June 21, 2022

Dear Friends – The decision to modify visitation rules for LRCT’s Rattlesnake Island property has been an extremely difficult one for LRCT.

Unfortunately, in recent years, particularly the last two, we’ve experienced a significant increase in misuse of LRCT’s shorefront and interior property on Rattlesnake Island.  The problems have included use by non-LRCT members contrary to existing requirements, overnight camping, fires, trespassing onto non-LRCT property, people monopolizing the dock for long time periods, large groups with partying and other noisy activity, and disrespectful and threatening communications with Island residents.

Undoubtedly these problems have been caused by a small number of “bad apples.”  Nonetheless, we concluded, reluctantly, that we had to make changes to ensure that the LRCT property is being used responsibly and to address the valid concerns of Rattlesnake Island residents who, collectively, were calling for LRCT to cease all public access to LRCT’s property from off of the Island.

One of LRCT’s highest priorities is acquiring and protecting lands that provide opportunities for public access, recreation, and enjoyment free of charge – such as the Castle in the Clouds, Red Hill, Copple Crown, Knights Pond, Sewall Woods, Center Harbor Woods, and Stonedam, Five Mile, Ragged, and Blanchard Islands, as well as many other LRCT properties around the Lakes Region.  Therefore, it has been very important to us to attempt to figure out a way to address the problems at Rattlesnake to ensure that we could continue to provide LRCT members and their guests with the benefit of access to this resource.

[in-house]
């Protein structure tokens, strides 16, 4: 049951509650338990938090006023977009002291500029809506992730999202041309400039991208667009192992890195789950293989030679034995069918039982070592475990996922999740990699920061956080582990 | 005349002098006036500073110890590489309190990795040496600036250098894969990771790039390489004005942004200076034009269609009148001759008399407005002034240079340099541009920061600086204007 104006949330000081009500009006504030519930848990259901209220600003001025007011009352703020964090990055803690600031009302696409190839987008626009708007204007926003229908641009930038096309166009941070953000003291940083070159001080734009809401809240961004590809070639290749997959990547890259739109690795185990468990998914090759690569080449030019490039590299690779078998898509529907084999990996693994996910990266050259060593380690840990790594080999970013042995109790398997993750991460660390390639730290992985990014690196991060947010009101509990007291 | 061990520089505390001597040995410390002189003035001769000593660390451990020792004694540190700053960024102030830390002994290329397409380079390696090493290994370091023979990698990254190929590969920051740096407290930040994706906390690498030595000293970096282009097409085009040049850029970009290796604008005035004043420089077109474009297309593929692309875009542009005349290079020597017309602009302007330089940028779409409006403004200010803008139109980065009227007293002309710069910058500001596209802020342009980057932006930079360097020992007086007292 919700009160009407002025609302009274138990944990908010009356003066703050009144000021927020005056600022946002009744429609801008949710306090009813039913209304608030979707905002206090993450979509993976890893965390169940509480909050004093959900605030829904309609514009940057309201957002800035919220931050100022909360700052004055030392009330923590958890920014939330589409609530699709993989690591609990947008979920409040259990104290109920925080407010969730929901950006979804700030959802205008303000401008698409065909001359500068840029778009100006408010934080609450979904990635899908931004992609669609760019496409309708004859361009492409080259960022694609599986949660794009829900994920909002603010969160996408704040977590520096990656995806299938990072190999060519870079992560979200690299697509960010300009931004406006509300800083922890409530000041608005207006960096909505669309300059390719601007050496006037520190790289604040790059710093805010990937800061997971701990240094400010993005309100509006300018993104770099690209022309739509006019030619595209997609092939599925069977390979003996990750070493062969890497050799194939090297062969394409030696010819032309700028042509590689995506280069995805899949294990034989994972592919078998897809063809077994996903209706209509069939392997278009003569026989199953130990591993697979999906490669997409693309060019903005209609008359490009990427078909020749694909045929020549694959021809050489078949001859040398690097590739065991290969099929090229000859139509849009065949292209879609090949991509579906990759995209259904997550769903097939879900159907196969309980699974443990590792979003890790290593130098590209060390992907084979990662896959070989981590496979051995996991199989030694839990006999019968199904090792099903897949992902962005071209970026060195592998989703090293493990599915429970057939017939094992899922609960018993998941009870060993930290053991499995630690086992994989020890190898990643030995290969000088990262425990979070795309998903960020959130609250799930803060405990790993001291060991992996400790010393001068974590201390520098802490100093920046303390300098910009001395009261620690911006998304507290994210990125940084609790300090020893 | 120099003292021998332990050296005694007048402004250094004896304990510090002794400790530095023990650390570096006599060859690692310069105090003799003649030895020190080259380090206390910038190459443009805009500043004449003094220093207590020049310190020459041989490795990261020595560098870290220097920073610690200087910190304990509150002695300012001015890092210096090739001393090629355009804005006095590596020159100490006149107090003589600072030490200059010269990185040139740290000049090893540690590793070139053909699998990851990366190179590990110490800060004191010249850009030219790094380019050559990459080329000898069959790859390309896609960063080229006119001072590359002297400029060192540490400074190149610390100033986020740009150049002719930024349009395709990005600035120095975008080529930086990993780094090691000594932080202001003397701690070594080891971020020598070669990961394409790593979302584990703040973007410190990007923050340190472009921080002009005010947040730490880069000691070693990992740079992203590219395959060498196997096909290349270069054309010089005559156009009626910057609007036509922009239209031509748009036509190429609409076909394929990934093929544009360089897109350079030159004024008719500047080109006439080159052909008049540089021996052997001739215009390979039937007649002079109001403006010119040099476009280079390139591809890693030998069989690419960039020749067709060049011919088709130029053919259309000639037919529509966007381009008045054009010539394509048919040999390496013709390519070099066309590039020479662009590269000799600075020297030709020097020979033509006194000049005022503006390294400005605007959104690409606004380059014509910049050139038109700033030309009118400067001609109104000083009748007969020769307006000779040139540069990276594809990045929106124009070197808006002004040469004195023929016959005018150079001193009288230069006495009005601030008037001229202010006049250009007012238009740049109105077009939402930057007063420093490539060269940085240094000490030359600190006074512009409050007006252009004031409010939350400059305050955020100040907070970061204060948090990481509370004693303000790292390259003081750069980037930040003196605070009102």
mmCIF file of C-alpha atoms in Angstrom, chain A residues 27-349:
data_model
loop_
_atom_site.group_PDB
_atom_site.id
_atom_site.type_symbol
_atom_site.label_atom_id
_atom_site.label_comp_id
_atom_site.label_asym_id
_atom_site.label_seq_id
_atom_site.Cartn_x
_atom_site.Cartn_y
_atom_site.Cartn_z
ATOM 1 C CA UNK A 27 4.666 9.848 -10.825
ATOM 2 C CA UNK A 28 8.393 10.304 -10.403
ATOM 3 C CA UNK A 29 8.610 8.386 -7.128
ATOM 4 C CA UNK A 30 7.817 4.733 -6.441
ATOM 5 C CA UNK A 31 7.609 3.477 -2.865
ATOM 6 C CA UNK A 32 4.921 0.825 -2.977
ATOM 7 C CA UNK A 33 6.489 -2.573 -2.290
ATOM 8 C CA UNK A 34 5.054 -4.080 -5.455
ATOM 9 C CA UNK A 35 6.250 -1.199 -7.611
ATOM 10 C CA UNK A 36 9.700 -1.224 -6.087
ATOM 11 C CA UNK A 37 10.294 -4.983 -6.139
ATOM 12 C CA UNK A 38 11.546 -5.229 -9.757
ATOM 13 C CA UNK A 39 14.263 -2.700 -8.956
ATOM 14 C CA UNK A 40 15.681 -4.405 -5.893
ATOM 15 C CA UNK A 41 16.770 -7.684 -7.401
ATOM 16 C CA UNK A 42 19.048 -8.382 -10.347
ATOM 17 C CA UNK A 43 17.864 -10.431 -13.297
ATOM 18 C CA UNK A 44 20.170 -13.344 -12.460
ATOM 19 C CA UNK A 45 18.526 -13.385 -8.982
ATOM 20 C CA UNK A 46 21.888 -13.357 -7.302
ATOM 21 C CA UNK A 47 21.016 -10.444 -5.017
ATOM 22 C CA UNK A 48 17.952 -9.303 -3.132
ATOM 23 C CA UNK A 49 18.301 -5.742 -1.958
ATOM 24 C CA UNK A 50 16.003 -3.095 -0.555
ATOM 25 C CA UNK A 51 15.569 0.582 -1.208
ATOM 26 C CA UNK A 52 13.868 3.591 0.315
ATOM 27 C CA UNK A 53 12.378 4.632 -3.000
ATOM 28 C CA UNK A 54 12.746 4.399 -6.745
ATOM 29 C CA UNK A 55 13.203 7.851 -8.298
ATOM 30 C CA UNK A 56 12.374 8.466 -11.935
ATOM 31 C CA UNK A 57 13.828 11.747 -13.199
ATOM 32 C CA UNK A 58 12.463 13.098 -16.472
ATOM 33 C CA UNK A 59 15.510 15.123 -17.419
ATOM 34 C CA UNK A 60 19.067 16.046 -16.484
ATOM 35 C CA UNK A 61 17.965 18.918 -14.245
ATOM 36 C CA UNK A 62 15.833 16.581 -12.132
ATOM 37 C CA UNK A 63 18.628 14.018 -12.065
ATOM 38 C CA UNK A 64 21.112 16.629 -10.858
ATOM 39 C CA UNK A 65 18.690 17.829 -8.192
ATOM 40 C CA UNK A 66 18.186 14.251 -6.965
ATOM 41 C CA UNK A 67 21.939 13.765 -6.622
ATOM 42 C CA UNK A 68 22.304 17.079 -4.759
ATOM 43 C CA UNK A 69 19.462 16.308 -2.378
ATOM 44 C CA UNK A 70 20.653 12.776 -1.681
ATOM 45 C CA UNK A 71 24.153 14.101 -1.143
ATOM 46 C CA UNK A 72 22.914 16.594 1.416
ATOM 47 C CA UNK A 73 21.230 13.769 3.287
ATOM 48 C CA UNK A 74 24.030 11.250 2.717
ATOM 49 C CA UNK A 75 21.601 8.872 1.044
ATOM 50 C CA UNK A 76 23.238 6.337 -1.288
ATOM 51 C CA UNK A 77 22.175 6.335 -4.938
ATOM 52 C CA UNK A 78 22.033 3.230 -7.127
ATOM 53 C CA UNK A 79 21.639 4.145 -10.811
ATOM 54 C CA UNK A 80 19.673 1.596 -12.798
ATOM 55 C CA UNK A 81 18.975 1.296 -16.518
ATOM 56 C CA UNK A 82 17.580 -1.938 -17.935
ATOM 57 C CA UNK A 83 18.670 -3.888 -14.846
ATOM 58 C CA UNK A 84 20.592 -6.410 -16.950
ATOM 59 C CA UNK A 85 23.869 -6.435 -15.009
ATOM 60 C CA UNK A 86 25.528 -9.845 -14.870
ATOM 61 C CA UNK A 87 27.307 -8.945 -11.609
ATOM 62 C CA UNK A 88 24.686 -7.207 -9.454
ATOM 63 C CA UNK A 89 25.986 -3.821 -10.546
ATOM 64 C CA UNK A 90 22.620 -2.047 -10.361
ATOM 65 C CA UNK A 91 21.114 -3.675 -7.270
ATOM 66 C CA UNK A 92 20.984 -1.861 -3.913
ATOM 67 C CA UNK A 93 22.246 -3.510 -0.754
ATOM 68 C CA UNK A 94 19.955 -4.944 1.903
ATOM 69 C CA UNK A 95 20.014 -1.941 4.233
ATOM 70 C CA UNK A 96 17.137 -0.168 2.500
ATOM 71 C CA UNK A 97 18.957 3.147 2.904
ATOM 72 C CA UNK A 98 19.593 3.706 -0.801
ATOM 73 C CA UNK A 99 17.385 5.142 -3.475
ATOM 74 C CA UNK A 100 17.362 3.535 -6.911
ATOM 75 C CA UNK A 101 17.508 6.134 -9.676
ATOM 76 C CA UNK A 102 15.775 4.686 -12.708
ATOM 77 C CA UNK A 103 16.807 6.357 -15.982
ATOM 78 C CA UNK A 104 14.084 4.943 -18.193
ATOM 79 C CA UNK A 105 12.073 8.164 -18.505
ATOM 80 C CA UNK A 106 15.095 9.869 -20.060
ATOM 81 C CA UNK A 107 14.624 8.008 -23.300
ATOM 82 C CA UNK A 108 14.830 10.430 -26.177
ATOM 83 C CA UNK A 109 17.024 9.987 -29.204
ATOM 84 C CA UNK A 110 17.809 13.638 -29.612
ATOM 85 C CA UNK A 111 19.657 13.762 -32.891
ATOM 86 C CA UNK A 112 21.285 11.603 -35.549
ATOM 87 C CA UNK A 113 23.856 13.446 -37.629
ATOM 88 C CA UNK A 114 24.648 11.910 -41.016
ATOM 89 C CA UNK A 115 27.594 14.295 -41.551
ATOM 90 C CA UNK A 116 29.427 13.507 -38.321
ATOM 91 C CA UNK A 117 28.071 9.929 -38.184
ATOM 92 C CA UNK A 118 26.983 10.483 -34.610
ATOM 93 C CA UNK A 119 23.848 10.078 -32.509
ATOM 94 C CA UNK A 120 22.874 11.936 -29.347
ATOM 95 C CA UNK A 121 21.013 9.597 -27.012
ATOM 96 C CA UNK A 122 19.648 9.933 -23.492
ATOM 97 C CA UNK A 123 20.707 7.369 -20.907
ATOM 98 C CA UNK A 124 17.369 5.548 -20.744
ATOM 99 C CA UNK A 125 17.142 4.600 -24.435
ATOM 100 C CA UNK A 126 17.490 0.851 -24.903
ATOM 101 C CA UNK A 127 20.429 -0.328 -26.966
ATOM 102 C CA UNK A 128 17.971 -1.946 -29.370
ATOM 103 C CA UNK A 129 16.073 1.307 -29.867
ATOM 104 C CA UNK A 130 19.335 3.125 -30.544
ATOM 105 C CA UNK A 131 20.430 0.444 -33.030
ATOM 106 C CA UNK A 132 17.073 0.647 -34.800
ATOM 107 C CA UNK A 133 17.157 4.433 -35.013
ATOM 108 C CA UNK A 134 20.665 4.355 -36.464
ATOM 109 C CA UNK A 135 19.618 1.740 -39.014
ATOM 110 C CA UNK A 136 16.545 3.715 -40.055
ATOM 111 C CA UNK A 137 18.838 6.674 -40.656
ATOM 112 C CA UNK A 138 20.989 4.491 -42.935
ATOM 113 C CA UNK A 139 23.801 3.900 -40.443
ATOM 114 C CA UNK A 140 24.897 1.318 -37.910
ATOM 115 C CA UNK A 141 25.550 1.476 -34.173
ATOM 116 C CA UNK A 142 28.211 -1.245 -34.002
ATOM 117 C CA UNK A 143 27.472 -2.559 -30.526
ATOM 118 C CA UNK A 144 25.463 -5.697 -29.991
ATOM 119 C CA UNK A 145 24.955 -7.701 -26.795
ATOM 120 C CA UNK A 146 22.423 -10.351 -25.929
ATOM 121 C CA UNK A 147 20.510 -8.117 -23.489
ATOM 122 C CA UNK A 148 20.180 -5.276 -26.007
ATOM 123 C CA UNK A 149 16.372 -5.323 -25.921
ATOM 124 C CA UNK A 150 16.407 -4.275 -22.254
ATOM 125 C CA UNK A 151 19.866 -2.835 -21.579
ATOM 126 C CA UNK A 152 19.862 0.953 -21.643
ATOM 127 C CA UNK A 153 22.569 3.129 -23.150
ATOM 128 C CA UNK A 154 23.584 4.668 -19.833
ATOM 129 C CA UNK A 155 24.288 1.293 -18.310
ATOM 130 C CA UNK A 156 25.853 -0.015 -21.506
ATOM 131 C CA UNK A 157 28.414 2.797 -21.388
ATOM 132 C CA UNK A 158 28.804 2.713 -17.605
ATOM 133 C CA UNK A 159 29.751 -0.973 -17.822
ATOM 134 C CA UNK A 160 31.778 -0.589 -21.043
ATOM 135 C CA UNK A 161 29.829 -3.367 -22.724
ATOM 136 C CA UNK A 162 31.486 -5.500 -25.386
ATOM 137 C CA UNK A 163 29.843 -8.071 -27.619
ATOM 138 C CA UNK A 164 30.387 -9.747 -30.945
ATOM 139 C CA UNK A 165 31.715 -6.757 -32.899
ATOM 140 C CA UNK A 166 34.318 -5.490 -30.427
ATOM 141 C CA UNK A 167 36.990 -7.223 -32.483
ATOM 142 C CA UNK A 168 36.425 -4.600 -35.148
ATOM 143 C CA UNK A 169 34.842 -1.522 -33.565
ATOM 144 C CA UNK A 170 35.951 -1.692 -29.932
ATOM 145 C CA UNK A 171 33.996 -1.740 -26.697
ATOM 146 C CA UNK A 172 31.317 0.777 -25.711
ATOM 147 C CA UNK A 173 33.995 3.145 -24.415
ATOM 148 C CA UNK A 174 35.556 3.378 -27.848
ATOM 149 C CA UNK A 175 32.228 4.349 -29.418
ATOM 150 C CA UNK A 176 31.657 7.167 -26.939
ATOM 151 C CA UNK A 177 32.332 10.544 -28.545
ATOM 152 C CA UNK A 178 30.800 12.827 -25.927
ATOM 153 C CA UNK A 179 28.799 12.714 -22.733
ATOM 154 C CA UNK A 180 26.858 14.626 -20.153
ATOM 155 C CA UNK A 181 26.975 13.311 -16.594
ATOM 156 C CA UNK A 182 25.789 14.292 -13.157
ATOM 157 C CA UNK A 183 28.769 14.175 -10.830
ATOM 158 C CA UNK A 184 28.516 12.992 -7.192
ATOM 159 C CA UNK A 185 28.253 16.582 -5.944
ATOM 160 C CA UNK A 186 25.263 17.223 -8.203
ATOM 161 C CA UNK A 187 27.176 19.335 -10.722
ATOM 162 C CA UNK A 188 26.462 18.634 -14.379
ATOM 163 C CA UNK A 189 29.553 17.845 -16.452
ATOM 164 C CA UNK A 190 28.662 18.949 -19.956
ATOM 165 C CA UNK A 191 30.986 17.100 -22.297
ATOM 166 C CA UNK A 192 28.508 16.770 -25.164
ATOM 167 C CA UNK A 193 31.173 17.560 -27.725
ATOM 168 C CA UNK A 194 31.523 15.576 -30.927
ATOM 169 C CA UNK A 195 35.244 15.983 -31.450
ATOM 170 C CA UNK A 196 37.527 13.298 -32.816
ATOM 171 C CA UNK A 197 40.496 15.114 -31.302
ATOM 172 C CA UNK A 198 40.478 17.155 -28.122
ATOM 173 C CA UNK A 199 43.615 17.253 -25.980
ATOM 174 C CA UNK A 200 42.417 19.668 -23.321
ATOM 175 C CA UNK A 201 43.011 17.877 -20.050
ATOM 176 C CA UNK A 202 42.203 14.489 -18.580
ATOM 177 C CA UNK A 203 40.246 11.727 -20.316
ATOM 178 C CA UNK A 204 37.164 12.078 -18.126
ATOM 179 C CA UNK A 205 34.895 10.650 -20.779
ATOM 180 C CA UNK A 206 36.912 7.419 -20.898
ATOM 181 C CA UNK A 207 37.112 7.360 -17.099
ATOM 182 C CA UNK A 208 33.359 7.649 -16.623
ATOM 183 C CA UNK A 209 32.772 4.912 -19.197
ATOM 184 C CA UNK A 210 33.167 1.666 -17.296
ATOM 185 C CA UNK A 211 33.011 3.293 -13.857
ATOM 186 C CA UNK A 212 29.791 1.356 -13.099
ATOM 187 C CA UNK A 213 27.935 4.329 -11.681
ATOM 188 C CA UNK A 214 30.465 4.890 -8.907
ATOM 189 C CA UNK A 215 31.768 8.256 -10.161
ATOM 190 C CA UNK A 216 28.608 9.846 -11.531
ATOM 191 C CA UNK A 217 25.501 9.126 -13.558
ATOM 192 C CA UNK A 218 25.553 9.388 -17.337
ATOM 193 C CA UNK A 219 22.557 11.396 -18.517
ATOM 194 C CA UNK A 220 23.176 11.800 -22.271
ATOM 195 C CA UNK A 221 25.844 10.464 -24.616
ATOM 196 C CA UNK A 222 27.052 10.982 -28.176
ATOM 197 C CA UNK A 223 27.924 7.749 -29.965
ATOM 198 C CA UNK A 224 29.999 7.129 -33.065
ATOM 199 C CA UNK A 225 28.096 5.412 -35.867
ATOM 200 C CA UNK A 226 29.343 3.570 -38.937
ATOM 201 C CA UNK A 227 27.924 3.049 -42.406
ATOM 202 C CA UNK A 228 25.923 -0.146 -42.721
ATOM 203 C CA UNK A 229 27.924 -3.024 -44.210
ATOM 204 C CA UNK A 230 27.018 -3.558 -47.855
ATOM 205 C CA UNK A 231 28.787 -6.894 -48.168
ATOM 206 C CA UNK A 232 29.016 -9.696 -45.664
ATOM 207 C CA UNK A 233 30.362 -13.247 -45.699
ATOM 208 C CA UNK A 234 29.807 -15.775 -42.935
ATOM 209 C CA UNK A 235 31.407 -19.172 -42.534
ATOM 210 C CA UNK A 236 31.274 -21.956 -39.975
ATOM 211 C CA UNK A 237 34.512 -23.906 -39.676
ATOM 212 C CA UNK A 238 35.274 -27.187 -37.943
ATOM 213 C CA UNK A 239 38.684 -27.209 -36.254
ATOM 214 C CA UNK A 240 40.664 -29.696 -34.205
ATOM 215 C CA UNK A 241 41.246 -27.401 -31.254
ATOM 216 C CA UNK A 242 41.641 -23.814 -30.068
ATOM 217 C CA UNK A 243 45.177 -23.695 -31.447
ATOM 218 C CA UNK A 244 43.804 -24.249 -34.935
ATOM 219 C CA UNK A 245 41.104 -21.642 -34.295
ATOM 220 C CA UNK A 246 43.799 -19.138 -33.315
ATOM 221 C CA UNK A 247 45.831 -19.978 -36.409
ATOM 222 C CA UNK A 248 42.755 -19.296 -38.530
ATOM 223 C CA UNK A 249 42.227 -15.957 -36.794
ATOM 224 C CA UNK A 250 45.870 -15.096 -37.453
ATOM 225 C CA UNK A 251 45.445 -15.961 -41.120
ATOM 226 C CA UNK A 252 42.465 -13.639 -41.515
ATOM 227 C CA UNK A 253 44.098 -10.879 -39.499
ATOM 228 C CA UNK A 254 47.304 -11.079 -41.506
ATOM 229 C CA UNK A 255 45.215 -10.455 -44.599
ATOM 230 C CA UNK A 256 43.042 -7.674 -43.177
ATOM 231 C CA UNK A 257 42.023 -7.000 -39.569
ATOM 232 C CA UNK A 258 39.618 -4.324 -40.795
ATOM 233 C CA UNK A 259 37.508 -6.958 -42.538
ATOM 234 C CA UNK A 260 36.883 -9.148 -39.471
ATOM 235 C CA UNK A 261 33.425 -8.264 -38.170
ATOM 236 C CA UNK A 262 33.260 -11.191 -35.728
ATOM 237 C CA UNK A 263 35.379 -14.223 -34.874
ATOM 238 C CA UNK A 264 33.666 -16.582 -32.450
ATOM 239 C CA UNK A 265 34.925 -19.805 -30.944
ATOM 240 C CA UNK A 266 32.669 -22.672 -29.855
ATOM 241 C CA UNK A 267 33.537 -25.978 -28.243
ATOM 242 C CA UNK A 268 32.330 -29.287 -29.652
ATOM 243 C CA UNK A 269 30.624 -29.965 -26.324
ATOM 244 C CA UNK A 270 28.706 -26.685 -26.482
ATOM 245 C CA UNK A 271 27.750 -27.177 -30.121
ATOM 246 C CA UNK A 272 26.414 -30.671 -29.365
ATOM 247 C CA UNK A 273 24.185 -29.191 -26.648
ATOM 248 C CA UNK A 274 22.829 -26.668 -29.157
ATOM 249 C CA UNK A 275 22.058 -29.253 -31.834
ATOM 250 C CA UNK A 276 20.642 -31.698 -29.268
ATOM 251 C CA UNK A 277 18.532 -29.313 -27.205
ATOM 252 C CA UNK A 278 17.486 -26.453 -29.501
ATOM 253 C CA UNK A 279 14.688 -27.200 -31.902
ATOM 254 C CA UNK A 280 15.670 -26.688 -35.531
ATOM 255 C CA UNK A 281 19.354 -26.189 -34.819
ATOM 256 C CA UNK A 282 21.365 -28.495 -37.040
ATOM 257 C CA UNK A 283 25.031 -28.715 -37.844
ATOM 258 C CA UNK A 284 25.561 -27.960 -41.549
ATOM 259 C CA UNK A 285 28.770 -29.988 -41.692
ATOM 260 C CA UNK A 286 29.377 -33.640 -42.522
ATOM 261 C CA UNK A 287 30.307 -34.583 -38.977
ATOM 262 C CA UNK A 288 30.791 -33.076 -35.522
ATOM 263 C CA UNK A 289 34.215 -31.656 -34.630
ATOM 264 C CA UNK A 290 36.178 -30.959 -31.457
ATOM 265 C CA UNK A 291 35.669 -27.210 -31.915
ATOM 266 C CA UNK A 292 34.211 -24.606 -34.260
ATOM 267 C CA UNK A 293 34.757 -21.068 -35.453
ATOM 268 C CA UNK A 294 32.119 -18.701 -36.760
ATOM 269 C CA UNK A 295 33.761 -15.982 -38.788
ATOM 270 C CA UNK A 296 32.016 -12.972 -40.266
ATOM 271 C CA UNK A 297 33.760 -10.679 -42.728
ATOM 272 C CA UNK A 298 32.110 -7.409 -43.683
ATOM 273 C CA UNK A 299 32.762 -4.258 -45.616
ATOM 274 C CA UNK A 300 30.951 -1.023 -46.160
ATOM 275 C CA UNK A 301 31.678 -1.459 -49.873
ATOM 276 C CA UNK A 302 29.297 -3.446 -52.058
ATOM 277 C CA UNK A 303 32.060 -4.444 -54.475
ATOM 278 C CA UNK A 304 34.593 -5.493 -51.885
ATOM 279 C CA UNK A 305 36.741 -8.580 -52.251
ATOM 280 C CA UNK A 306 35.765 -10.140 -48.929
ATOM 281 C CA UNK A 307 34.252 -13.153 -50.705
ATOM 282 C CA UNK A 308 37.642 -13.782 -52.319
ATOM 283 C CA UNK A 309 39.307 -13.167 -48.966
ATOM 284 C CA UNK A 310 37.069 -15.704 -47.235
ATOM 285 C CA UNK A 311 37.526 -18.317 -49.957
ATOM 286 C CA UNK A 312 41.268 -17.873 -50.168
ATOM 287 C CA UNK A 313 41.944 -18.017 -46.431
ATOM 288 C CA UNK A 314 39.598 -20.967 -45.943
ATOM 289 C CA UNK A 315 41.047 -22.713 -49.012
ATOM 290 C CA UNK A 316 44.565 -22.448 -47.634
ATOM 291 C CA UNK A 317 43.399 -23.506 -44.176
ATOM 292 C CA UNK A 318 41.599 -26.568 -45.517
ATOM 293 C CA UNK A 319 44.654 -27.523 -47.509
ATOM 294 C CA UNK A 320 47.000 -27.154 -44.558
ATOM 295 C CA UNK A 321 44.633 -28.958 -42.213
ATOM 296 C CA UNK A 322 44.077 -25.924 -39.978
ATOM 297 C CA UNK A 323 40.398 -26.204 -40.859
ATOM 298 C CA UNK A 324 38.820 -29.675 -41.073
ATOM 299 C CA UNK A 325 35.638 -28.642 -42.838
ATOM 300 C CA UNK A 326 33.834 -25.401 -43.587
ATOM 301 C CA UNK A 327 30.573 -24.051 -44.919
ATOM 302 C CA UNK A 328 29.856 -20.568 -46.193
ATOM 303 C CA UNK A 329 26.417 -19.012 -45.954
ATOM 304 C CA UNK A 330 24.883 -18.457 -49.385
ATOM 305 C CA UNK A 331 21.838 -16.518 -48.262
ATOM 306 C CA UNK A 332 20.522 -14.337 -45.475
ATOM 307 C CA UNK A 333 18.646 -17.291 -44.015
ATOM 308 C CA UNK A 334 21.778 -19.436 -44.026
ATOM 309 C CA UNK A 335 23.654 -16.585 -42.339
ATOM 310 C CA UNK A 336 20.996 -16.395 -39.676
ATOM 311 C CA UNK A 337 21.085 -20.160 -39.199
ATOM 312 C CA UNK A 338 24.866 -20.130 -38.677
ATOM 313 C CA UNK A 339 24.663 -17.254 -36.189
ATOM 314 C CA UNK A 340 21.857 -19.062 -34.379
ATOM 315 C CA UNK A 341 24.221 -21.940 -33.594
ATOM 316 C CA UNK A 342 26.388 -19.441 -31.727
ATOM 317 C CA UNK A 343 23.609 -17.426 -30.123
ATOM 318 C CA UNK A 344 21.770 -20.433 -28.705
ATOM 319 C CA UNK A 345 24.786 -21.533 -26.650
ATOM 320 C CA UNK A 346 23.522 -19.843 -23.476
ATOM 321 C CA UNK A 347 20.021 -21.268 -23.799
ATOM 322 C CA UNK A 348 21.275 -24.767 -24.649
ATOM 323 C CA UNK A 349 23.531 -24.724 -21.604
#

We’ve devoted a great deal of time and effort to exploring and considering options for addressing the problems at Rattlesnake.  While these new measures will create new burdens and expense for LRCT, we are hopeful that they will remedy the problems. We’ve also met with Marine Patrol and the Alton Police Department to review the new procedures and to enlist their assistance, within the scope off their respective responsibilities.  In addition, we hope to offer a number of scheduled hikes with LRCT guides to provide opportunities for additional LRCT members and guests to visit the Island.

We hope LRCT members will understand that we are doing our best to responsibly steward this special property and be a respectful/responsible neighbor to the other Island landowners while working on behalf of our membership to provide the benefit of access to LRCT’s Rattlesnake Island property.


Don Berry

LRCT President